BAE Systems and Great Bay Community College are proactively addressing New Hampshire workforce needs

06/07/2017 by Cookson Strategies

Reciprocal arrangement helps students get better jobs faster while attracting top talent to BAE Systems’ Advanced Composite Materials program

Rochester, New Hampshire – When a leader in global technology, defense, aerospace and cyber security ramps up its workforce in its highly specialized advanced composite manufacturing division, it didn’t leave the quality of its future applicant pool to chance.

Nashua-based BAE Systems Electronic Systems sector recently joined forces with Great Bay Community College (GBCC) and its Advanced Composites Manufacturing certificate and degree program. The two organizations adopted a unique arrangement designed to prepare new workers to hit the ground running in BAE Systems’ fast-growing advanced composite manufacturing department while contributing to GBCC’s curriculum, faculty professional development opportunities, and, most importantly, helping new workers transition from student status to employee.

“My experience with GBCC’s advanced materials manufacturing certificate program was great because it provided the opportunity to understand manufacturing, general concepts, and the specific areas of interest that were a fit for me,” said Jason Watt an employee at BAE Systems who completed GBCC’s certificate program and is currently pursuing an associate degree in technical studies at GBCC. “My first day at my new job didn’t feel like a first day at all, because I was familiar with the field, how to do my job, and I was much more confident going in than I would have been otherwise.”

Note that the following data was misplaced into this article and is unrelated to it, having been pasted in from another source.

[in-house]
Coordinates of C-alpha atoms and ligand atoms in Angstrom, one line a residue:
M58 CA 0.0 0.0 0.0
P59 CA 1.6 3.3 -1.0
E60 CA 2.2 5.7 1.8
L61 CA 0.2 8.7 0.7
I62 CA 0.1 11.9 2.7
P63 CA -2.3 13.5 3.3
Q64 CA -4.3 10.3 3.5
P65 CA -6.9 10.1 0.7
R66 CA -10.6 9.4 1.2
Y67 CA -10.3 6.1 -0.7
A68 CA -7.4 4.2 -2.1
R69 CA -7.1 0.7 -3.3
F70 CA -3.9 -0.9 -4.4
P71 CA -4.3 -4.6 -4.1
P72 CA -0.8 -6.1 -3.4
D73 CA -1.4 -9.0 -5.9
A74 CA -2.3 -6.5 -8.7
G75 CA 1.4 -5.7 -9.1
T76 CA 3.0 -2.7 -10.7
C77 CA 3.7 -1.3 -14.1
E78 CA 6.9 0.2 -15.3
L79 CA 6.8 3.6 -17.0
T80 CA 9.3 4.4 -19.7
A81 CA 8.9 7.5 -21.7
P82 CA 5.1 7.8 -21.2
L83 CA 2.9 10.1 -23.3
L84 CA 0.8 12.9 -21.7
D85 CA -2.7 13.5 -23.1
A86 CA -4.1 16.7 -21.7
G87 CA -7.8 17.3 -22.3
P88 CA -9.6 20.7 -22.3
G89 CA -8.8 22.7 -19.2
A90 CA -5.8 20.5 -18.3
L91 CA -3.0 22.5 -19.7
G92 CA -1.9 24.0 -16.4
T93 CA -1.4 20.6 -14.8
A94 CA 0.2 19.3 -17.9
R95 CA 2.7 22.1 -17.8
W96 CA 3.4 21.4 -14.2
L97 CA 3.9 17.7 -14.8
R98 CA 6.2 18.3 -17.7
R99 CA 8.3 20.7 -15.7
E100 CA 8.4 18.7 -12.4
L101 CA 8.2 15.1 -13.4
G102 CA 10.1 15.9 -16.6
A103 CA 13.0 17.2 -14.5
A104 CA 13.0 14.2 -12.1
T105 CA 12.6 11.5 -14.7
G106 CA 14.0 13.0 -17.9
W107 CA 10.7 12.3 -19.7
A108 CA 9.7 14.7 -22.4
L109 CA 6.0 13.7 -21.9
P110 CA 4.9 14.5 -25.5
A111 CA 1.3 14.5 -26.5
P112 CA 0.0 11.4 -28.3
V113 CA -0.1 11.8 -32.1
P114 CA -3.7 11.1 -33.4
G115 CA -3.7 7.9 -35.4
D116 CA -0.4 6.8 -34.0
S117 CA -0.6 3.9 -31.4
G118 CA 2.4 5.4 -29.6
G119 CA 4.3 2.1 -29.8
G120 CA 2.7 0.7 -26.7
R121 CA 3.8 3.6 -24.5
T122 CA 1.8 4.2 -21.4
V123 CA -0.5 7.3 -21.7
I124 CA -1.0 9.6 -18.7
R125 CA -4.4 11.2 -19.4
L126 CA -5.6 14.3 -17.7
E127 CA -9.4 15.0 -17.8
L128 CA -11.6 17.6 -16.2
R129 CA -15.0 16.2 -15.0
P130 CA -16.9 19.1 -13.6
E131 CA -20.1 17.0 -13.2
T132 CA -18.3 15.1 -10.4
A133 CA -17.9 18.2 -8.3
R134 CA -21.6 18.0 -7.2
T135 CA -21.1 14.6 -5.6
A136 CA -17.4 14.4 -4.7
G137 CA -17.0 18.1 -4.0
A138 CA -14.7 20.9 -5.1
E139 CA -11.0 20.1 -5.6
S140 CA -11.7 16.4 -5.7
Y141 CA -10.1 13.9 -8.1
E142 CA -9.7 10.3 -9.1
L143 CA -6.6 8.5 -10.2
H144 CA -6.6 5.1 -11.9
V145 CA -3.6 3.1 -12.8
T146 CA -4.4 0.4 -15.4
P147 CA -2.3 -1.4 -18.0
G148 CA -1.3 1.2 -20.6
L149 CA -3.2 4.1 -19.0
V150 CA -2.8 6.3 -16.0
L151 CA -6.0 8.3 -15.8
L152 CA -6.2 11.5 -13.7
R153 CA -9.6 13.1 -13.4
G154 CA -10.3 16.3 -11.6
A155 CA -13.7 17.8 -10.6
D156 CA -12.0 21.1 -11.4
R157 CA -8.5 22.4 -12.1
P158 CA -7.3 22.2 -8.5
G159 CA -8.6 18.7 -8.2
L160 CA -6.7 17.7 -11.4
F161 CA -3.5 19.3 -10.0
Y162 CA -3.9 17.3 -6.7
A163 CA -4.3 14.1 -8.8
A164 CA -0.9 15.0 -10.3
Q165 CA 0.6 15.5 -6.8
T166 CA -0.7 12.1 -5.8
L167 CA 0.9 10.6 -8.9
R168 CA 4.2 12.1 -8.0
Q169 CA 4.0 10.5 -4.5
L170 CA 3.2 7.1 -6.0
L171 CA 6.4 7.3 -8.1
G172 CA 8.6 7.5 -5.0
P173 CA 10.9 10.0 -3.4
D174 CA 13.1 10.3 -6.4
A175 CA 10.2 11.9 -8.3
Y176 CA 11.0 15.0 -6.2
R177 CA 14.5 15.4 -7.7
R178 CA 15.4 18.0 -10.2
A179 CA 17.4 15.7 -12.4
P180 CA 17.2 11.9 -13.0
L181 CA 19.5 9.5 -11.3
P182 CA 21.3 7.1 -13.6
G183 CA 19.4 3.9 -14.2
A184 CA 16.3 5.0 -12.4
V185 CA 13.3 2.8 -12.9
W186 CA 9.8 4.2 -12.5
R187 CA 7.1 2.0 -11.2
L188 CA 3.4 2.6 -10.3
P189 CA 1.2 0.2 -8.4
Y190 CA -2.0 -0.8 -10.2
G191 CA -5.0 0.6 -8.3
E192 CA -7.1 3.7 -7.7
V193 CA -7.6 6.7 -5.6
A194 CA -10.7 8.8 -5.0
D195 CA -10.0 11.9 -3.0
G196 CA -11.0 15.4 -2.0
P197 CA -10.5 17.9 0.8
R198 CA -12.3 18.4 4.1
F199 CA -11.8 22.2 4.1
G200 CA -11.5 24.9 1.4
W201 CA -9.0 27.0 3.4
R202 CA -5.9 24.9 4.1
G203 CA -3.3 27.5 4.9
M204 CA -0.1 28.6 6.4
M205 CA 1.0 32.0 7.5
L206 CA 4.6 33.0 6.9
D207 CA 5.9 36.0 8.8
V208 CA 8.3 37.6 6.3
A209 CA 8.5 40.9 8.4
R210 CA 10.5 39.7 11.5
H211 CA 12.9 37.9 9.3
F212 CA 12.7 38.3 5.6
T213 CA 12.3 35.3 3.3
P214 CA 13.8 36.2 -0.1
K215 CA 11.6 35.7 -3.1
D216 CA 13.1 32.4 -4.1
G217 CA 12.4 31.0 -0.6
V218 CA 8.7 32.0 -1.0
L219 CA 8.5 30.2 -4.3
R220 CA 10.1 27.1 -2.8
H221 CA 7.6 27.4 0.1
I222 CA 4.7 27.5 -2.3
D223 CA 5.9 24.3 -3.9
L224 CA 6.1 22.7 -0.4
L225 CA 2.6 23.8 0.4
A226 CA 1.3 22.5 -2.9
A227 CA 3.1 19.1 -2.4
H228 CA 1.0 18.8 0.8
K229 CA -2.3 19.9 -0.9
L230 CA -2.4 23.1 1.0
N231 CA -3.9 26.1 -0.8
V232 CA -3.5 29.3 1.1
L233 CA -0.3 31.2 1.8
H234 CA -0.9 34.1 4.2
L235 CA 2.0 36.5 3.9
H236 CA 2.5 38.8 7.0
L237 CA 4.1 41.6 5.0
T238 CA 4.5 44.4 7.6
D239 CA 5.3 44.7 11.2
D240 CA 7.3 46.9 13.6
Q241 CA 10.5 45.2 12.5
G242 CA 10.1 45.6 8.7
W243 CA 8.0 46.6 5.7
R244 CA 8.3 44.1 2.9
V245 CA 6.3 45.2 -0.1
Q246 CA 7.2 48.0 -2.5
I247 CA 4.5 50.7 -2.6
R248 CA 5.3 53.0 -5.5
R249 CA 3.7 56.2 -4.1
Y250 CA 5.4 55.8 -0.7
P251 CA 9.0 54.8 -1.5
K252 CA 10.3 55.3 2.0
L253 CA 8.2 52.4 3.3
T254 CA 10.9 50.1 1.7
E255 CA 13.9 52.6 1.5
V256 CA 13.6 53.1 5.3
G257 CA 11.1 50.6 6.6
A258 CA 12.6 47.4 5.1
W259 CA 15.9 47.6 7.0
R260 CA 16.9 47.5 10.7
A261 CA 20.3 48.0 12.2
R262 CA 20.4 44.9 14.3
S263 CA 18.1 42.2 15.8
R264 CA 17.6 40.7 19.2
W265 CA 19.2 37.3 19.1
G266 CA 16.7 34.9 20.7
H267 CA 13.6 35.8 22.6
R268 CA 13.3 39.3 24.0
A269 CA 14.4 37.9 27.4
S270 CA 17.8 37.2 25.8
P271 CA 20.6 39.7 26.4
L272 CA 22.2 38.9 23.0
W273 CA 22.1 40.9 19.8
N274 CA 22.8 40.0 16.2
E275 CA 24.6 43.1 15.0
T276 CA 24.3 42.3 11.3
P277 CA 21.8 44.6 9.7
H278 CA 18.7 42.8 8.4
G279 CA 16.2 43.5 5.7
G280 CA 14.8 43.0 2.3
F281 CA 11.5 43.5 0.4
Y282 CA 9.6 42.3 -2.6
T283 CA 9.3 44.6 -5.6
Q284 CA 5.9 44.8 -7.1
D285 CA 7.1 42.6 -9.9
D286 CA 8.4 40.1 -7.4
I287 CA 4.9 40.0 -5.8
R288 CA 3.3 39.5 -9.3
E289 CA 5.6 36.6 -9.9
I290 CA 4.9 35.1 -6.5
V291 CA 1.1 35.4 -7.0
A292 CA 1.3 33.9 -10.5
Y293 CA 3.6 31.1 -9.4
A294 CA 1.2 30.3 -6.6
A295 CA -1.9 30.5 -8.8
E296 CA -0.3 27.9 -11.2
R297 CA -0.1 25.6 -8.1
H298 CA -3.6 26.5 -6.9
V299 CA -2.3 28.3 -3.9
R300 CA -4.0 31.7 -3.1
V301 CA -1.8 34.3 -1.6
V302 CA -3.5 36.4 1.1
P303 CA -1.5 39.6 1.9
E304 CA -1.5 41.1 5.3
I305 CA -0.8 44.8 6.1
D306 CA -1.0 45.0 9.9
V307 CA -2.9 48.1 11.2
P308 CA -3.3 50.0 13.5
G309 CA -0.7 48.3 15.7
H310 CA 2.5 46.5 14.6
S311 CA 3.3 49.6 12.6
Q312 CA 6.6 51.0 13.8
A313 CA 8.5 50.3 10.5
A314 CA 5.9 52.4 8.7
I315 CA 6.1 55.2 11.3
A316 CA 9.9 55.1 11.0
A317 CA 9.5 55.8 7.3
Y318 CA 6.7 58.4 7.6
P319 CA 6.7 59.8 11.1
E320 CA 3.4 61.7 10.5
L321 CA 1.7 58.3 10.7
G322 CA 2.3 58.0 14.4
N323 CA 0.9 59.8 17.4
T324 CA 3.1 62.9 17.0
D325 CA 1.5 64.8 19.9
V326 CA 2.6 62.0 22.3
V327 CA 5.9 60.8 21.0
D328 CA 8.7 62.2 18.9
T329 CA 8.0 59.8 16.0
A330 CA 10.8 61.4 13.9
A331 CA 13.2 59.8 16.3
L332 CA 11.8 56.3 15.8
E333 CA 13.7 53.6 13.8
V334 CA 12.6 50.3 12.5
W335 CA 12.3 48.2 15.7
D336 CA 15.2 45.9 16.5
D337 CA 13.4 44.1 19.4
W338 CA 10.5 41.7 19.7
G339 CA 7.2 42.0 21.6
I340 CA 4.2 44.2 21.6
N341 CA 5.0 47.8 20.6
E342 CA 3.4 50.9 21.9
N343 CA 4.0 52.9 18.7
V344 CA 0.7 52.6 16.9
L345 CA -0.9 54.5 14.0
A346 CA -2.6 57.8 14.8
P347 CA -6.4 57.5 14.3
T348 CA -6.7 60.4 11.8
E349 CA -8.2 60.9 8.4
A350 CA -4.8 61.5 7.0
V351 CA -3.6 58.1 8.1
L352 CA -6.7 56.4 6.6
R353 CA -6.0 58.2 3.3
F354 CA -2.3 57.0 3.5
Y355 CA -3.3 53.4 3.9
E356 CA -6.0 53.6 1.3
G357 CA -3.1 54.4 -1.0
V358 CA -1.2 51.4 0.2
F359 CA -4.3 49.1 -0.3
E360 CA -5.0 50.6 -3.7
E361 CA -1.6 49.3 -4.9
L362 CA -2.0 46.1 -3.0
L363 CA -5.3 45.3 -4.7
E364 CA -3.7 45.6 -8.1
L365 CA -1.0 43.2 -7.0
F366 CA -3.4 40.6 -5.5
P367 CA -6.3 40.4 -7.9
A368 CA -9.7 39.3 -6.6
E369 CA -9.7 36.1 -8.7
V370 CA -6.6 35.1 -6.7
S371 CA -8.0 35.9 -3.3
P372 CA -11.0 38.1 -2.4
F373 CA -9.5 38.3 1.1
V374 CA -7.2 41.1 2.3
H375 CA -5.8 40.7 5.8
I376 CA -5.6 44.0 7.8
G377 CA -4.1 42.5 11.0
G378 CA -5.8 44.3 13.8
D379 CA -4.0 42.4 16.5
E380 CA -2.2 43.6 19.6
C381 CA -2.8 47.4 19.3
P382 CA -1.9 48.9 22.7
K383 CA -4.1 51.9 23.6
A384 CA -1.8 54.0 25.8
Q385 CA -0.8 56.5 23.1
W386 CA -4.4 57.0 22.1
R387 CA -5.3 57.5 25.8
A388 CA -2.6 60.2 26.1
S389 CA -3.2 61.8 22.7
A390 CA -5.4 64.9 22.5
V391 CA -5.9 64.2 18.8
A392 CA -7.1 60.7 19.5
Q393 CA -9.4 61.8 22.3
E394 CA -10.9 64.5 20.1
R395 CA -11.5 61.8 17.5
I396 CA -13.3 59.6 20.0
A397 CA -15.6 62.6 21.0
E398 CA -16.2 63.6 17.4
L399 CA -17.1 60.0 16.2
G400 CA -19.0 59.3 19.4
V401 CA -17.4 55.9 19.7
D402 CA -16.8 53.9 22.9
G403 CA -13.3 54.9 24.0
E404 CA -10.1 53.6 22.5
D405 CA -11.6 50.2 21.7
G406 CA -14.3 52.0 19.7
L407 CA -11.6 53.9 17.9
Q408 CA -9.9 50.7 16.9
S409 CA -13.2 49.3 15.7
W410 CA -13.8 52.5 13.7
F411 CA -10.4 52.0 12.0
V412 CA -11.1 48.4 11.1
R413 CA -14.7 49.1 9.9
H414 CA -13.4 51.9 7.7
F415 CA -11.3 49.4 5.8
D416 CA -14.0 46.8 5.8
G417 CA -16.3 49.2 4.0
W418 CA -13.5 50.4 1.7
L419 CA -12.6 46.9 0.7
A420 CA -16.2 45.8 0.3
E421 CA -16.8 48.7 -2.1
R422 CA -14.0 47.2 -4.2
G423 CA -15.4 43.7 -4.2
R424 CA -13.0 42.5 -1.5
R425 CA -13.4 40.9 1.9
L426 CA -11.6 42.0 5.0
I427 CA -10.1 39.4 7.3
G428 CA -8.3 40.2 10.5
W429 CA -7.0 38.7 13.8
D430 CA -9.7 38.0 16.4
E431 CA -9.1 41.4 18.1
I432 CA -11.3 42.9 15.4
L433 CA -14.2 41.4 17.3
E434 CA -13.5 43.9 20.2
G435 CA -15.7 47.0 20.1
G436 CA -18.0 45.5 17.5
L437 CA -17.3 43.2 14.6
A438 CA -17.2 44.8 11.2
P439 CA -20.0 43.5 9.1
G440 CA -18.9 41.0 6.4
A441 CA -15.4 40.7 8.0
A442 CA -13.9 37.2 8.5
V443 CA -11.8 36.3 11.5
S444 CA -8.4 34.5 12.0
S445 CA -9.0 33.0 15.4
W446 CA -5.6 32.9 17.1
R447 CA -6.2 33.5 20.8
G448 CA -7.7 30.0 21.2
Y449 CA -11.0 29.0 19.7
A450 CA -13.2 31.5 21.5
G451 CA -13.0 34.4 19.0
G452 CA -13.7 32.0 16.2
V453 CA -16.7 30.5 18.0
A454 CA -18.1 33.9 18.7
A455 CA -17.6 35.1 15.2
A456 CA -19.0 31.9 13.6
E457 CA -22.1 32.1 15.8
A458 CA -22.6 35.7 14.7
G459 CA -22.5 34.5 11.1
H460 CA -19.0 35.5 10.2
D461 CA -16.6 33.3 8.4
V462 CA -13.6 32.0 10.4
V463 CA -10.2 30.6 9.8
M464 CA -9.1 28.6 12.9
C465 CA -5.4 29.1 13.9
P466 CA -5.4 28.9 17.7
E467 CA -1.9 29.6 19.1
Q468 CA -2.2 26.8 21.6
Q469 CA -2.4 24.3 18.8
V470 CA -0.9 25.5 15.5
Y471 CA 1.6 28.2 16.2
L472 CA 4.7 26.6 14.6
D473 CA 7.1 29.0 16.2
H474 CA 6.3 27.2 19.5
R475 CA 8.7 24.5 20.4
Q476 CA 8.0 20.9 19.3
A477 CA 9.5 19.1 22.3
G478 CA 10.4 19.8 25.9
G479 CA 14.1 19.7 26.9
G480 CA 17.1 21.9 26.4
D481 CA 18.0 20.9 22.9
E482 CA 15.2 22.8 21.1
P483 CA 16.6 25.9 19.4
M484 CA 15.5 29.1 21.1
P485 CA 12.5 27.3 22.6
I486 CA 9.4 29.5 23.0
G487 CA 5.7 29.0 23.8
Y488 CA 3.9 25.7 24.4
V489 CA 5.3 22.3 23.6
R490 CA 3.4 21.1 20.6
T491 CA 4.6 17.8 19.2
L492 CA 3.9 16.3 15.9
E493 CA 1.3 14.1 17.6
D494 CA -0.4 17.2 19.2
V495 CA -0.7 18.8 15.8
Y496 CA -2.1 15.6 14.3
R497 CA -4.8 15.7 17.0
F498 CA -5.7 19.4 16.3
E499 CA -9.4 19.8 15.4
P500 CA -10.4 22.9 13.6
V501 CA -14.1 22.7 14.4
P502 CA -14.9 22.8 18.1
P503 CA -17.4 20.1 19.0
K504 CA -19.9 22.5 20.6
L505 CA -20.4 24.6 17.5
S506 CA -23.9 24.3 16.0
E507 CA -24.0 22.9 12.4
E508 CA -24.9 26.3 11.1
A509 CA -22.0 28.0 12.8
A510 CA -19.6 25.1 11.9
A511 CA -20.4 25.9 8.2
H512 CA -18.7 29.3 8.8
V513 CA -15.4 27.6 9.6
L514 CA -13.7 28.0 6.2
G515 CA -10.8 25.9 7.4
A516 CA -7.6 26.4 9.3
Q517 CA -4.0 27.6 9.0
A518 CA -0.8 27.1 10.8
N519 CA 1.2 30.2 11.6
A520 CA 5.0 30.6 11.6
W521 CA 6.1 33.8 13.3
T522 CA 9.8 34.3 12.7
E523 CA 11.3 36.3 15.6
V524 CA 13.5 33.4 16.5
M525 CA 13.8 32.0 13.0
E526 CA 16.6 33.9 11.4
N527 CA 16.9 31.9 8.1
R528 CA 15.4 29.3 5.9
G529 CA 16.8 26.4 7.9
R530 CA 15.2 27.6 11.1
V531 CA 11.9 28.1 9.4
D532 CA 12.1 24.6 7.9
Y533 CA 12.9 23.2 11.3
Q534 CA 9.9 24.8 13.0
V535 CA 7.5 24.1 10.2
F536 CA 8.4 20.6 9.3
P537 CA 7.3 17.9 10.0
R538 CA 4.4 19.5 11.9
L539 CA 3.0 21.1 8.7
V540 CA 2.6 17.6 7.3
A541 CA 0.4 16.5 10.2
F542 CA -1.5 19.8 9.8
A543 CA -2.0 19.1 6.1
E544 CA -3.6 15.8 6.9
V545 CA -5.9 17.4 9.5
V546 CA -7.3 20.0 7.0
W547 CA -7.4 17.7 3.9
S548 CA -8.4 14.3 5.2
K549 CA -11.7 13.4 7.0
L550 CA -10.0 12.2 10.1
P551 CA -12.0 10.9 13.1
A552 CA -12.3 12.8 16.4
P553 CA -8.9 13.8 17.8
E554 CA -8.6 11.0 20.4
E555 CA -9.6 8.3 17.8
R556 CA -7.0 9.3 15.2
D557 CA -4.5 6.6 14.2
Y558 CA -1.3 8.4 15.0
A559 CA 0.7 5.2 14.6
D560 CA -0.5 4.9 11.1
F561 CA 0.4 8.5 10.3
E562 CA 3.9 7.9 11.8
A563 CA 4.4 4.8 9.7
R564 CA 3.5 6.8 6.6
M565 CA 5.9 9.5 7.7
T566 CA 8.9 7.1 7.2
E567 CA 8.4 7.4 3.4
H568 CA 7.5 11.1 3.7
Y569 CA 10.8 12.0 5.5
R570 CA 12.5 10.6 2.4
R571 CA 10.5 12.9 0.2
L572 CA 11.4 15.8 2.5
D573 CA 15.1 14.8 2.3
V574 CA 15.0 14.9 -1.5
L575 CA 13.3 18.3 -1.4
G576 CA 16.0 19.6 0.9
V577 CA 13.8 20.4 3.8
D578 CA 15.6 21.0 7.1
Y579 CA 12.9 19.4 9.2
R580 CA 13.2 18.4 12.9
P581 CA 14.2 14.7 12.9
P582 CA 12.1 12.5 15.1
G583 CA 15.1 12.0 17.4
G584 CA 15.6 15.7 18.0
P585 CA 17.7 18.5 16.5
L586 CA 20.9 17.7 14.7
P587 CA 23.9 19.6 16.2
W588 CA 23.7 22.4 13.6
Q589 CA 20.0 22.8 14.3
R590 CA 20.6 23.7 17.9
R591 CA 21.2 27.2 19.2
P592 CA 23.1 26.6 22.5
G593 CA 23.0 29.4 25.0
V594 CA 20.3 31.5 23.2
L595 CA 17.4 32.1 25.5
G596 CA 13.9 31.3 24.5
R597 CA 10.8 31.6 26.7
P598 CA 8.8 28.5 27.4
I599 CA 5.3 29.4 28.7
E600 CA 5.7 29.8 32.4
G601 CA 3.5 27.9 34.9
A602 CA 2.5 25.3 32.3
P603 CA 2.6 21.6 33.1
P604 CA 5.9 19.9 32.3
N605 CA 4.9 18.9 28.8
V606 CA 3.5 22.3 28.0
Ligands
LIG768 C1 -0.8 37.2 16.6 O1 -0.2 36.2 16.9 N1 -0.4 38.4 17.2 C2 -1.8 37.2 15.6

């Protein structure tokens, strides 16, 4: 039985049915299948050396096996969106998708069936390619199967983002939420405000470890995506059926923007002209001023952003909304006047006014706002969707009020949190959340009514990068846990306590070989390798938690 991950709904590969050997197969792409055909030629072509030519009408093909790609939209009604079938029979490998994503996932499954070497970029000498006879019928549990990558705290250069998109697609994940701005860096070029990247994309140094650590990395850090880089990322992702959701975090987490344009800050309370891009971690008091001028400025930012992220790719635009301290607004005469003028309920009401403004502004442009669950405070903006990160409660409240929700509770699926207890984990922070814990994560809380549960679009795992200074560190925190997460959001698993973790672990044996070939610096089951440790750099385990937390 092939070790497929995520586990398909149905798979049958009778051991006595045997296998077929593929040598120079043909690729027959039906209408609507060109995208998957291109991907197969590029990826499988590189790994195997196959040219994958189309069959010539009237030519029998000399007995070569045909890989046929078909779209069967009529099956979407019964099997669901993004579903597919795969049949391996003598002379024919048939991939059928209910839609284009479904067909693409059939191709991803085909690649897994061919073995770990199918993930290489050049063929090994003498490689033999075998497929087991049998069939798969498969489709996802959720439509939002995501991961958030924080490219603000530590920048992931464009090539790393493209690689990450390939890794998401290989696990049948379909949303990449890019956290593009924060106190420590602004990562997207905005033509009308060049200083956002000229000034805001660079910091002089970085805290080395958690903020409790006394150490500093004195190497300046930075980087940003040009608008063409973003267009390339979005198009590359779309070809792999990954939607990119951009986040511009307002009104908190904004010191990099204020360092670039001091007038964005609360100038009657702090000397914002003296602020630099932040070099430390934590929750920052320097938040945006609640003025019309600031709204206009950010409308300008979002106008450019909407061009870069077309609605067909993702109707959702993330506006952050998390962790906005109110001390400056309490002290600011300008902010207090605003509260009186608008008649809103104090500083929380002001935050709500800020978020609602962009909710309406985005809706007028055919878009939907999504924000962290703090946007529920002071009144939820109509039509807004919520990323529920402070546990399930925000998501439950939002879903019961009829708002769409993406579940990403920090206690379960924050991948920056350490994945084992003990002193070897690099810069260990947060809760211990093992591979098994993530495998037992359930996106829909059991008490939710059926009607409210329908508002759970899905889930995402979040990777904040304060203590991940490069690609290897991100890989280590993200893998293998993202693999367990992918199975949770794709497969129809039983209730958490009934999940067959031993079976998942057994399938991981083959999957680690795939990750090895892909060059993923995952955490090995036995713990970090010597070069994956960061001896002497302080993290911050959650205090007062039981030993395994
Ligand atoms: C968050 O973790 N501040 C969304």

Advanced composite materials (ACMs) are engineered components composed of extremely strong and durable fibers, often with special characteristics suited to high-tech applications. ACMs are light, flexible matrices of those fiber components and are used in everything from skateboards to spaceships. BAE Systems is in the beginning phase of filling hundreds of new manufacturing positions over the next few years, all of which require specialized training, according to Frank DeFranco, the advanced composite manufacturing product stream manager at BAE Systems.

“The amount of time and training needed to assure us that a new technician is qualified to work at BAE Systems is extremely high, taking into consideration specialized knowledge needed for equipment, processes, safety, and more,” said DeFranco. “A certificate from GBCC’s ACM program is a significant competitive advantage when we’re filling a position because not only does it tell us we have a great candidate, but because they can make an impact on day one due to their training.”

The six-month certificate program at GBCC includes two phases: The first introductory level provides an overview of the field and helps students select a specialization; and the second level offers fundamental manufacturing education and concentrated courses of study leading to machine operator certificates with specializations.

“This was not an easy program to create because of the complex nature of the companies that build and use advanced composite materials for a wide range of applications,” said Debra Mattson, Great Bay Community College’s advanced manufacturing materials program director and designer. “It requires specific equipment and instructors qualified to provide the high-quality instruction that our graduates and their future employers need.”